"The worst part of it is, this isn't a coil spanner . . .it's a flux coupler."
A little while back, I mentioned that I thought the whole business with Garak being Enabran Tain's son was too neat, but I found the actual scene to be well done. I believe the term I used was "making chicken salad out of chicken shit." Keep that in mind as I try to explain why I like this episode whilst simultaneously hating so much of it.
For those of you who don't waste your life with movie trivia (you lucky, well-adjusted people, you) The actor who plays Garak was the Scorpio Killer in the first Dirty Harry movie. He did a great job of playing a capricious lunatic and probably would have made a pretty decent Joker had a Batman film been mooted at the time. Unfortunately, in such a defining role in such a defining film led to a bit of typecasting.
He would ultimately overcome this and go on to be a respected character actor (respected even though he was in the movie Cobra, but a man's got to eat, for fuck's sake) because he could play shaded characters like Garak really, really, well.
So, given a featured role in this episode, they decided to make him an effective, but pretty one-note slasher villain. It kinda pissed him off, and frankly I can't say as I blame him, as this episode is as dumb as a geometry proof worked out on a short bus driven by an inveterate alcoholic on brown acid.
Shit's breaking on DS9 and with Cardassia and the Federation almost but not quite at war, the odds of getting a replacement from them is very slim. But there's an abandoned Cardassian station, Empok Nor, not far from them where they can strip out all they need and is no way shape or form just the DS9 sets and models shot from ker-razy Batman angles to save money.
MAN, SO FUCKING CONVENIENT! And hey, in a rare burst of common sense, they're sending a whole bunch of people along--O'Brien, Nog, Garak (because he can disarm the boobytraps the Cardassians left behind) Dr. Chambers from Crusade, and a few yellowshirts named Deadmeat, Killmenow, Murderbait, and Futurecorpse, who I have every confidence will make it to the end of the episode.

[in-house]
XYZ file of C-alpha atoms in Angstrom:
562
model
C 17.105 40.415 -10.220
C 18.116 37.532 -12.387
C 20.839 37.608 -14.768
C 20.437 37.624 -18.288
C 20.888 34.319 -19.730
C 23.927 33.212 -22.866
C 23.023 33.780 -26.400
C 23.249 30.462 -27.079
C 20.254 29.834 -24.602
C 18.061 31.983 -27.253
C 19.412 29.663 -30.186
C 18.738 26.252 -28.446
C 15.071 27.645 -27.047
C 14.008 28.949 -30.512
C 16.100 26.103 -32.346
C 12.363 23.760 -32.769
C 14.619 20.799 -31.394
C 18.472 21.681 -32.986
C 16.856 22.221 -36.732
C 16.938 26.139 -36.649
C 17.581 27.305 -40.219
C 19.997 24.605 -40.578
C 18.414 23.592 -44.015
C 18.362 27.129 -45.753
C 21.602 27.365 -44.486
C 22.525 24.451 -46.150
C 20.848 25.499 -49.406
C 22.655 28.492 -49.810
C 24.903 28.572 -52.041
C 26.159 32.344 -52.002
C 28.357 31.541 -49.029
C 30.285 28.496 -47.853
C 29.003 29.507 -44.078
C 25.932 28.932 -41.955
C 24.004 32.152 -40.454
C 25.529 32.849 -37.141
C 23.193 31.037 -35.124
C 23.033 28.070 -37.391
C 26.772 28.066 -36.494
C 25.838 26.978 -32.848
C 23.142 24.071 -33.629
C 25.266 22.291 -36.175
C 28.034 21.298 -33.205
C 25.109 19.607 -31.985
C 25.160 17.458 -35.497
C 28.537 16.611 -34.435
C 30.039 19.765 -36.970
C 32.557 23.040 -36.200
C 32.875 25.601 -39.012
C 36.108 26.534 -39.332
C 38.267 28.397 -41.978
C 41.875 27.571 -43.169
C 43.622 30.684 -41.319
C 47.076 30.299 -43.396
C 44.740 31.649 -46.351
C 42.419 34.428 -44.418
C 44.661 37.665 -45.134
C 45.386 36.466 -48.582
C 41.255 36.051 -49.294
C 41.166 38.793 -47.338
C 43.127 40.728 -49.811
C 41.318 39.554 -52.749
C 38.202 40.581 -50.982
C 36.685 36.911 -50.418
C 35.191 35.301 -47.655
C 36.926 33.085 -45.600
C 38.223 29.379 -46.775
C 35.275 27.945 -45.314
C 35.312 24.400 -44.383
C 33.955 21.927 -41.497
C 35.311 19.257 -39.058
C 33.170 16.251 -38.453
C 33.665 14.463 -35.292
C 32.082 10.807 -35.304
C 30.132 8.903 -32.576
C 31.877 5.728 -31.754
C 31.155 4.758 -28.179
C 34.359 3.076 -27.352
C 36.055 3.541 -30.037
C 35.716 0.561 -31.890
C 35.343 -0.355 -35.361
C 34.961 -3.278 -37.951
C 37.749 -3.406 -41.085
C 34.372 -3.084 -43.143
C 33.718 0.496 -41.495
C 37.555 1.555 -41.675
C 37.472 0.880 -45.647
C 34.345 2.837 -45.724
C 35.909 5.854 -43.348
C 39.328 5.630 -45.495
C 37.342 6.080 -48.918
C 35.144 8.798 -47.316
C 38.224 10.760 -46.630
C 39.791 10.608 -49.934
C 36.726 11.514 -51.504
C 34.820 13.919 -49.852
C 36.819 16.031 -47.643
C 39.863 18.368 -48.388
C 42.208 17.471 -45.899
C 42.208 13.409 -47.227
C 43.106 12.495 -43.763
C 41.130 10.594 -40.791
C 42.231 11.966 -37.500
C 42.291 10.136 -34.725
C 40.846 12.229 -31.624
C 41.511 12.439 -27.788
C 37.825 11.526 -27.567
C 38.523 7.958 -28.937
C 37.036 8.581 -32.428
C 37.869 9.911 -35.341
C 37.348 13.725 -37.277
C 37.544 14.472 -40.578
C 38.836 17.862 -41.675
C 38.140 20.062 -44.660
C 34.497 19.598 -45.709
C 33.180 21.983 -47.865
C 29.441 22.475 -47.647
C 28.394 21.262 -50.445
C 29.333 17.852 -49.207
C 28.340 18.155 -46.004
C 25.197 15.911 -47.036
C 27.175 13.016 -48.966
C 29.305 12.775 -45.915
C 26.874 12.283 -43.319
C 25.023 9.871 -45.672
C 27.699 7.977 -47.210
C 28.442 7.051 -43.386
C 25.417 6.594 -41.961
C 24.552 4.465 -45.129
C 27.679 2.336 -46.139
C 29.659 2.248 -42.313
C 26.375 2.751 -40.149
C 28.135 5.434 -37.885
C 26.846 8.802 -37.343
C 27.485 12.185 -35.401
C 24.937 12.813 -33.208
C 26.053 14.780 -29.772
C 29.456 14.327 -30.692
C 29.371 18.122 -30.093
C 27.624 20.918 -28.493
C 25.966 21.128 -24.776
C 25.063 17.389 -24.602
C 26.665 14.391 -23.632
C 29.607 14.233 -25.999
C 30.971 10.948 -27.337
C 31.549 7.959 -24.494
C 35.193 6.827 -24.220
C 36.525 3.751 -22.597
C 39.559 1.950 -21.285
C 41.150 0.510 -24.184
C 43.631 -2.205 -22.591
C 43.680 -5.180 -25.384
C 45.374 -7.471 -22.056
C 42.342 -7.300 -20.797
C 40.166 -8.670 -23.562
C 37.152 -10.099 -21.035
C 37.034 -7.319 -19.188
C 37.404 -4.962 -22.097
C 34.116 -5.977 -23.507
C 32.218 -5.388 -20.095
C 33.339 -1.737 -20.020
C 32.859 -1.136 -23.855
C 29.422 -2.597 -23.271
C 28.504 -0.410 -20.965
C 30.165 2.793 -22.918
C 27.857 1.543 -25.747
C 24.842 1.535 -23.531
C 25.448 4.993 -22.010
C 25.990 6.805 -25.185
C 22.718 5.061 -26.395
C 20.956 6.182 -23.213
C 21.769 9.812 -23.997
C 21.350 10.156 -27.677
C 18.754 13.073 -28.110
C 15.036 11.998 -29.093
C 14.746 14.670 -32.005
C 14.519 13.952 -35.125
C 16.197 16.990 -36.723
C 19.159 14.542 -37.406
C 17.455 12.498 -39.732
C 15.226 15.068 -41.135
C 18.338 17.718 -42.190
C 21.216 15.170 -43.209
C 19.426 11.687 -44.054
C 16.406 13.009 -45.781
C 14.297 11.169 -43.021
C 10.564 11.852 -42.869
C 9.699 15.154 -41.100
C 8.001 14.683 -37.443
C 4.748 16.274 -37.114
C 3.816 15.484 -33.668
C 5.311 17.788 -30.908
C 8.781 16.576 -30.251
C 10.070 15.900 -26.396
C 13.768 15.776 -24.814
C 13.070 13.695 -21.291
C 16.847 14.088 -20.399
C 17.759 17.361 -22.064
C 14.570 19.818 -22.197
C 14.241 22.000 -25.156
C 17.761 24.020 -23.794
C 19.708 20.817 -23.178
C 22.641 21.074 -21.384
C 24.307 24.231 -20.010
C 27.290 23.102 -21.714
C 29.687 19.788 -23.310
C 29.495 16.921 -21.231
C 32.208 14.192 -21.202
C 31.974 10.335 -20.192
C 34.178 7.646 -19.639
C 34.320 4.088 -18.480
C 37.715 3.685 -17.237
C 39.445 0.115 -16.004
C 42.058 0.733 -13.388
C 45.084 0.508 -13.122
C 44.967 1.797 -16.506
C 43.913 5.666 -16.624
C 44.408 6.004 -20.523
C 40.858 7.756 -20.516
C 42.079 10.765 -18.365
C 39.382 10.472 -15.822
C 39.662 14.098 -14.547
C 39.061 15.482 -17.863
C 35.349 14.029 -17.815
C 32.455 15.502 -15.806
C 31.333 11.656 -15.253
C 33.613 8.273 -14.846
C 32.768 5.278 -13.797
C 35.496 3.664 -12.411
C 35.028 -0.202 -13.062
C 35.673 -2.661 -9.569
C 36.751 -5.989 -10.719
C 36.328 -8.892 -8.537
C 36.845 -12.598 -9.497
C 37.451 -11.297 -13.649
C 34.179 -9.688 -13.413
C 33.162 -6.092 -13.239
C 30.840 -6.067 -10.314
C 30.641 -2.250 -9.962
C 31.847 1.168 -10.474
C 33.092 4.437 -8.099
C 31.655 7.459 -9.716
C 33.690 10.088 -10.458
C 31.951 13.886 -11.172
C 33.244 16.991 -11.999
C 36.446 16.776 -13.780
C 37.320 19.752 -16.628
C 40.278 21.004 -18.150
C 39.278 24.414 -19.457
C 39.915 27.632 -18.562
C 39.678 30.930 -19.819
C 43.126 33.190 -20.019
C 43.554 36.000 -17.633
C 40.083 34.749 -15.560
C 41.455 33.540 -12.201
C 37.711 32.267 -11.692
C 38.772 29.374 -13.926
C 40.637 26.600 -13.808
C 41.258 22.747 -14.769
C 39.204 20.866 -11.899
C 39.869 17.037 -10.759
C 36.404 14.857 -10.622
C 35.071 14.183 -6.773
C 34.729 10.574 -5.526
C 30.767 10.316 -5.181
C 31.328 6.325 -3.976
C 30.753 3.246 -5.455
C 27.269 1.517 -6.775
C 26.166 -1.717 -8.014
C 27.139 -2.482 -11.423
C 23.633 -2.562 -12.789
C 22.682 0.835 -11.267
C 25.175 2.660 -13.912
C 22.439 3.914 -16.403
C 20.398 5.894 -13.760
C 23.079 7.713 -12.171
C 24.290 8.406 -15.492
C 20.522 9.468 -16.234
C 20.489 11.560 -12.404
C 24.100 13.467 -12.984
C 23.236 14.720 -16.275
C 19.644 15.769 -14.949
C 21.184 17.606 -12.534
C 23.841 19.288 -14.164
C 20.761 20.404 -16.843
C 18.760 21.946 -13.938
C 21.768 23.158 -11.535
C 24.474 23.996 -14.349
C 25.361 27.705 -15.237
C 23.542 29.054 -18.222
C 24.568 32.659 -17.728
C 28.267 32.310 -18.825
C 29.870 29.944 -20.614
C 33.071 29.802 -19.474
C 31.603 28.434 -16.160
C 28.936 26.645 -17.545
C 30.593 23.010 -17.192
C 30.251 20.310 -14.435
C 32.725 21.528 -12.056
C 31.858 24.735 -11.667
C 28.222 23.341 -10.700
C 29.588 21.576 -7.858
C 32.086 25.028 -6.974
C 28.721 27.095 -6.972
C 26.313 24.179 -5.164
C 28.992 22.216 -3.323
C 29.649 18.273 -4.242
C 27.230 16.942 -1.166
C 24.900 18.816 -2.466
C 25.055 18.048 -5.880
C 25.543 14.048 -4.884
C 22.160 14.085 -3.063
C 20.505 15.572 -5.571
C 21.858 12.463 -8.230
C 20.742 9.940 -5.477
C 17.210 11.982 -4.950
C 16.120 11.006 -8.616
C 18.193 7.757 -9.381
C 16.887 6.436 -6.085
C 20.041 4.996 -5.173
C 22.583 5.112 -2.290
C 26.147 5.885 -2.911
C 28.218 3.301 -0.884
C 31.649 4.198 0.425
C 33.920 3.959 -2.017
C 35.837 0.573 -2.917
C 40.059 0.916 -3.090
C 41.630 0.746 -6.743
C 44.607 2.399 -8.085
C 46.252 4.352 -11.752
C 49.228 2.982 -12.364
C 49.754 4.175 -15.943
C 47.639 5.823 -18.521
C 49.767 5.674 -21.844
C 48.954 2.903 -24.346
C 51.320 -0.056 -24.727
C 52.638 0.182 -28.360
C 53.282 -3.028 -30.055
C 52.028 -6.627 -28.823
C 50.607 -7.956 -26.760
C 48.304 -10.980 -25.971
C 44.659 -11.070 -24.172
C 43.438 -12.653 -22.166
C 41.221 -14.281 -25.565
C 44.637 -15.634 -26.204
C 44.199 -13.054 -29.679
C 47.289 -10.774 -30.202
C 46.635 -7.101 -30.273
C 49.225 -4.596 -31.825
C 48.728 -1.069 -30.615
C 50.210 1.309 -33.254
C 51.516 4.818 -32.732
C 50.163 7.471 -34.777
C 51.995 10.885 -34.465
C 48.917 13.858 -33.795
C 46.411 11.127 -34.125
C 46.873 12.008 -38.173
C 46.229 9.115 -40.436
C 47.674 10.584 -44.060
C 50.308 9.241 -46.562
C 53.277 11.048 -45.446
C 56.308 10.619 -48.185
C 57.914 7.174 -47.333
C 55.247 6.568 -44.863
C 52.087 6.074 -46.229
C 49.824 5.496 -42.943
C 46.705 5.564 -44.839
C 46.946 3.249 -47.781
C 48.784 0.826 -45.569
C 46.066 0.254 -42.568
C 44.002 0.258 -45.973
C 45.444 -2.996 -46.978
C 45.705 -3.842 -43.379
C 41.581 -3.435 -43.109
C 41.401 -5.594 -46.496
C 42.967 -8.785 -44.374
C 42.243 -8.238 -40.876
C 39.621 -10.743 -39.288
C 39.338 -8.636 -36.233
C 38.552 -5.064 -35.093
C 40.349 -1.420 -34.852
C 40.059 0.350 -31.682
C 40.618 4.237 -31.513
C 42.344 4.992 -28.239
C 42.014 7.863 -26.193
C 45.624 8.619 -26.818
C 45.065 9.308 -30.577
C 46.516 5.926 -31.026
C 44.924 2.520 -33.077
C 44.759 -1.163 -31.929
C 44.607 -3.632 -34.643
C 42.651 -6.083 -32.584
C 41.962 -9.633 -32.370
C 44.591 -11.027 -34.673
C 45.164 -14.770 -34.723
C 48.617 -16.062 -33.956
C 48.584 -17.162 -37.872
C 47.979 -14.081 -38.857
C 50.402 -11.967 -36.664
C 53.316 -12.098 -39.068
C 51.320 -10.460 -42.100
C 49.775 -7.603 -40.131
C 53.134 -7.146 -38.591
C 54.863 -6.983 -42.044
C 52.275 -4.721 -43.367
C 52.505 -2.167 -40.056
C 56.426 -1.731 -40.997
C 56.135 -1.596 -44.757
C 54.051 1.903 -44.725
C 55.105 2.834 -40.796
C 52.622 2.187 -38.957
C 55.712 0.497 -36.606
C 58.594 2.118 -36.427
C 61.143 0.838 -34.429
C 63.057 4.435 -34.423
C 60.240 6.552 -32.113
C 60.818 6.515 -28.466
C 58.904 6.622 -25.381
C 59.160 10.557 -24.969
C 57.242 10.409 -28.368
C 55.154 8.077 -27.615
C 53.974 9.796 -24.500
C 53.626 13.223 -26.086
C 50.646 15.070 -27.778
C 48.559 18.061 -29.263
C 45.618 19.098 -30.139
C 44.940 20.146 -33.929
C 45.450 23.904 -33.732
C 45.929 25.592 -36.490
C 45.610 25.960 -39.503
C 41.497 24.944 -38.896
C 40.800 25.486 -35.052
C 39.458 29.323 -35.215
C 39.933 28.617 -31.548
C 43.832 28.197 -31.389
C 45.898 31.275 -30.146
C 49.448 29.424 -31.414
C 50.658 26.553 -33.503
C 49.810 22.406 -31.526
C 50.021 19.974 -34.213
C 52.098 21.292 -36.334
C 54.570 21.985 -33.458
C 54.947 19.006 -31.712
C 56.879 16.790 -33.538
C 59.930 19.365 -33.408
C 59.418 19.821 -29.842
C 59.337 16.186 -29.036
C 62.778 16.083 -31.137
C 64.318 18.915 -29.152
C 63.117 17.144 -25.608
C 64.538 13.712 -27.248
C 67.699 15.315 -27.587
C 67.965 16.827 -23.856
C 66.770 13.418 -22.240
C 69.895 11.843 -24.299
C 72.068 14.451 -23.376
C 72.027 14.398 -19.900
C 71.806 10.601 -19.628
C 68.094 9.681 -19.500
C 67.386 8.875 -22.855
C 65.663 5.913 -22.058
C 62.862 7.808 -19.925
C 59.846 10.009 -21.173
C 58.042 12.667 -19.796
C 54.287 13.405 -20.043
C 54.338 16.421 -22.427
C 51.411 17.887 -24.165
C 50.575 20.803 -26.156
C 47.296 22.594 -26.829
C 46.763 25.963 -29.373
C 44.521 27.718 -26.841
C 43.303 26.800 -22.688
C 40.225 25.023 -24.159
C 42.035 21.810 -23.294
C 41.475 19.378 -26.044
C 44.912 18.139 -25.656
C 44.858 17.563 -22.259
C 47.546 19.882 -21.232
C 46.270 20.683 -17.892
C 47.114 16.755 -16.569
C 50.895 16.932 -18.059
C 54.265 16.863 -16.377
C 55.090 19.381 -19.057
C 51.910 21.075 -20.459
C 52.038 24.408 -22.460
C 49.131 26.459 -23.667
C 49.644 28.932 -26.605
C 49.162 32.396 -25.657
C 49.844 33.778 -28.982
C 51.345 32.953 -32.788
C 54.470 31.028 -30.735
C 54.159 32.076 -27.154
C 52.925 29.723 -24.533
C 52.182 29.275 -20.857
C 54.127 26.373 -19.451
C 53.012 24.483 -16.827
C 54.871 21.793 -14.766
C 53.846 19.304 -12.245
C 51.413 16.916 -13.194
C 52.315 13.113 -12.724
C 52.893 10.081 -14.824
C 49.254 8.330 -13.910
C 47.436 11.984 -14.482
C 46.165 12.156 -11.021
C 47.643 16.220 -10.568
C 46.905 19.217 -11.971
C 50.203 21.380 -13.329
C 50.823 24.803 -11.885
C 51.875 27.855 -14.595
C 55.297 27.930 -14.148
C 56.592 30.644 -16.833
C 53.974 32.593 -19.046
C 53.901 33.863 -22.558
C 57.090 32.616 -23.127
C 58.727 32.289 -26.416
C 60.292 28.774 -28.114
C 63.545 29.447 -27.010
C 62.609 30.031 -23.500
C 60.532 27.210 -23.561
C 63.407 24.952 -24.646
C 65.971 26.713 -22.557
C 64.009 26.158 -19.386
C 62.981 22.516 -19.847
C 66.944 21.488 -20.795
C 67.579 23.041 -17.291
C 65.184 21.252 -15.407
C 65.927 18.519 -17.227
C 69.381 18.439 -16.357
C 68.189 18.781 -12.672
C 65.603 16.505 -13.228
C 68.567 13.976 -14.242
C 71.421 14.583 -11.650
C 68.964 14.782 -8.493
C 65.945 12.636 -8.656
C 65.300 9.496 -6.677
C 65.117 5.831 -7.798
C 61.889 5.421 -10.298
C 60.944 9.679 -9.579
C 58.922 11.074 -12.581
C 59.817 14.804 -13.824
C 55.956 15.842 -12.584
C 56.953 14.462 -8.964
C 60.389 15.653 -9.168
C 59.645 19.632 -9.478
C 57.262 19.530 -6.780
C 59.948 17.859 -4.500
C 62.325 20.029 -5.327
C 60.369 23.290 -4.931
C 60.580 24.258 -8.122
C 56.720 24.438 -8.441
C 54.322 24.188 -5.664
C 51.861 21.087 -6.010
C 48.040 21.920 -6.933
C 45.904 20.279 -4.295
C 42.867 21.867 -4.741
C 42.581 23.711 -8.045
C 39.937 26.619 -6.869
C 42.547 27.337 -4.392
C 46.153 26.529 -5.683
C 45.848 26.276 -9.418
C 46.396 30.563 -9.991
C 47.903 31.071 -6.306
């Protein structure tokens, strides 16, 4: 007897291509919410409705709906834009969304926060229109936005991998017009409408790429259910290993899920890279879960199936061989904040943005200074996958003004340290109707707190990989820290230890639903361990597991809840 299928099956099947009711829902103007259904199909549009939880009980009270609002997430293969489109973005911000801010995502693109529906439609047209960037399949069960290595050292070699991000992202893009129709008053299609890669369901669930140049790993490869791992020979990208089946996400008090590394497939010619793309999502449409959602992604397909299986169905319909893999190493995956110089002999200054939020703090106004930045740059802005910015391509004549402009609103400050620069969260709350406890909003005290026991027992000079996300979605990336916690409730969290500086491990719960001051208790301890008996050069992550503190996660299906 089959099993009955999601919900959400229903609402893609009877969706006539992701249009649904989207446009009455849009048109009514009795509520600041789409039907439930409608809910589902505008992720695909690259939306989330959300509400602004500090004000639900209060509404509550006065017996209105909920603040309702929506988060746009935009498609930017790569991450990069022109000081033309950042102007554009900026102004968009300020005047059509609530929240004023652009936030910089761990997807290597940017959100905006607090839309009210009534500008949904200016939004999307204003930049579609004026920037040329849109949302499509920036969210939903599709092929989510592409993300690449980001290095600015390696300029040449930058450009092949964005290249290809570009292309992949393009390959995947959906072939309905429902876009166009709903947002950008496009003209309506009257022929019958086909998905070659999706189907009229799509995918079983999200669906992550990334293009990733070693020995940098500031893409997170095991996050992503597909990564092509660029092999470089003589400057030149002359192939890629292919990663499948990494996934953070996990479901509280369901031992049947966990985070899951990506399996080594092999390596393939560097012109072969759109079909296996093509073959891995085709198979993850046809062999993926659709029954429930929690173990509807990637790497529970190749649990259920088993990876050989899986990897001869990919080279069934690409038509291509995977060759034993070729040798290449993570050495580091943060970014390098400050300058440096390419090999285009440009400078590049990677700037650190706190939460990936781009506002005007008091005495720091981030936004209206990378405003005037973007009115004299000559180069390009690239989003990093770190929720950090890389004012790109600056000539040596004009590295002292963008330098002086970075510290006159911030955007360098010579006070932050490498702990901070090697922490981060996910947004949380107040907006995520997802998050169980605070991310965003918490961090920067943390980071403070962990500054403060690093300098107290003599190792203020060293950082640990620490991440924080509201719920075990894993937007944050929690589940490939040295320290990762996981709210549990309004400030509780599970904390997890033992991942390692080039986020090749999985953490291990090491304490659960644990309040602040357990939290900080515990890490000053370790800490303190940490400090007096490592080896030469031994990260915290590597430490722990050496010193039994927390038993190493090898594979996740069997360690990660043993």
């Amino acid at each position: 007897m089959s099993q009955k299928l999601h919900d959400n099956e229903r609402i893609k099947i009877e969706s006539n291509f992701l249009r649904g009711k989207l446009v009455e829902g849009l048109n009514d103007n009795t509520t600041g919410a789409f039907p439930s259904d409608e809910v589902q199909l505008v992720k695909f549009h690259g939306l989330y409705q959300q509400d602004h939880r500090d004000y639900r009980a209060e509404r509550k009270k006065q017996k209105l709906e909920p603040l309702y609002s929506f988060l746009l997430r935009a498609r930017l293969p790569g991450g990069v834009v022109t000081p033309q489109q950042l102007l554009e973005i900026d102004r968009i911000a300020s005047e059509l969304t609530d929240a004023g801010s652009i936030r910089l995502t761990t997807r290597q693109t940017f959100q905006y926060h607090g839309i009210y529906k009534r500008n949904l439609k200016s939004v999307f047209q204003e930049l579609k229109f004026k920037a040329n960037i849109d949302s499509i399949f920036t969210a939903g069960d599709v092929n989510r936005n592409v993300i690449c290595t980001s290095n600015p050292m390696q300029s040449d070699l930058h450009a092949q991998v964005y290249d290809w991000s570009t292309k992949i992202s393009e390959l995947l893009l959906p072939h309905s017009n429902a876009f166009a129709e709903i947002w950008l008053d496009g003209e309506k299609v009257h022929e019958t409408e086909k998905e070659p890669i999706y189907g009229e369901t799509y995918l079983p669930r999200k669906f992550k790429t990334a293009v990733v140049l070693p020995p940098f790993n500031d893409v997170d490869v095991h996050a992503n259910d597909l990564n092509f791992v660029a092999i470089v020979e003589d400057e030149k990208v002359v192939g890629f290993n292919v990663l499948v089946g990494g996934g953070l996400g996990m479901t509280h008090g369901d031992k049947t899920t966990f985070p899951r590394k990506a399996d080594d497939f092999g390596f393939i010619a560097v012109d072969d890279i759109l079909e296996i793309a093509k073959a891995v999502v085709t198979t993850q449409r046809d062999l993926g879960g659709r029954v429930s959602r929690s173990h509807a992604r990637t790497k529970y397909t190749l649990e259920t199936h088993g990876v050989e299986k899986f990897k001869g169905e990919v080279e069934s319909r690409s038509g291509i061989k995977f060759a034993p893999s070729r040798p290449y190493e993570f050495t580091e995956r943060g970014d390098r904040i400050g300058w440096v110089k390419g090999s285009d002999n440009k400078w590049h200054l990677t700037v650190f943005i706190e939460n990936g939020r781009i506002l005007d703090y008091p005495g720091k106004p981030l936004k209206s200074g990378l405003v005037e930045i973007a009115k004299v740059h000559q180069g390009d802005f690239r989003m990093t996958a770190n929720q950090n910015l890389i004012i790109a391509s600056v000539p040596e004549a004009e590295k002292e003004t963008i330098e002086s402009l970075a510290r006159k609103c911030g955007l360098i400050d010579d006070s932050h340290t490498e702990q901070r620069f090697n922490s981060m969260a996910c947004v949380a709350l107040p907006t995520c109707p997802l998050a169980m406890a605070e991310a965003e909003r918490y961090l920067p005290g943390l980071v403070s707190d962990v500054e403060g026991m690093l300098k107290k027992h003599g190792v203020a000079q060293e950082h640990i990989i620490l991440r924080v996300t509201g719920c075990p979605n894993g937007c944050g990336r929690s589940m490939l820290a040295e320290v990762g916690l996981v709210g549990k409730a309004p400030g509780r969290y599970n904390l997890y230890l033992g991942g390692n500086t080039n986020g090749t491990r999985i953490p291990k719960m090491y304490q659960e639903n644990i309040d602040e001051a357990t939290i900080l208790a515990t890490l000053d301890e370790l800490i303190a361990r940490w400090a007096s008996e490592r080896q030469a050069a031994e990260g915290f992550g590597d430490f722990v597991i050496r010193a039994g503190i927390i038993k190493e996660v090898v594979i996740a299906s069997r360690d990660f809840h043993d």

What could go wrong? Well, for starters, the Cardassians left behind a trio of cryogenically frozen Cardassian soldiers they'd pumped full of hate steroids and murder juice, or as we call it today, Axe body spray. Oh, and they're now awake and stomping around the station looking to do some murdering. Oh, and while Garak is trying to kill them, he gets a piece of the Axe and starts going murder-crazy, too.
This episode is rock stupid and proves that, just like romance and comedy, Star Trek isn't really set up to do a slasher film. Garak makes a pretty impressive killer, of course, but he's much better as plain simple Garak than Michael Myers and while we should occasionally be reminded he's a potential threat . . .I don't know that anyone is well served by it being so blatant.
Not to say Garak doesn't make the most of it, and the central conflict between O'Brien and Garak (and of who O'Brien was--a soldier who killed a shitload of Cardassians--and who he is now) that stuff works. But holy SHIT the rest of it doesn't. Oh, how it does NOT.
To add injury to insult, Empok Nor will hang around for the next two seasons like a barnacle on the hull, complete with weird angle shots and everything, when, given that there's murder-inducing Axe body spray (is there any other kind? I kid, I kid) they ought to have blown the fucking place up on the way out. Oh, and Garak never pays any kind of price for all the killing either, which means that the previous forty minutes or so may as well not have happened. Jupter's balls, people--if you don't have the will to follow through this shit, don't put it on the table in the first place.
I did not like this episode. You might. I couldn't possibly say.
I'm either cranky or punchy today. Possibly both. Thankfully, next week is gonna be easy-peasy, as we finish up Season 5 with Jake and Nog fighting a never-ending battle against Willie Mays in "In The Cards"; and when the shit hits the fan with the Dominion (finally!) it's time to make a "Call To Arms." Join us next week for cellular ennui, open warfare, and pleasure!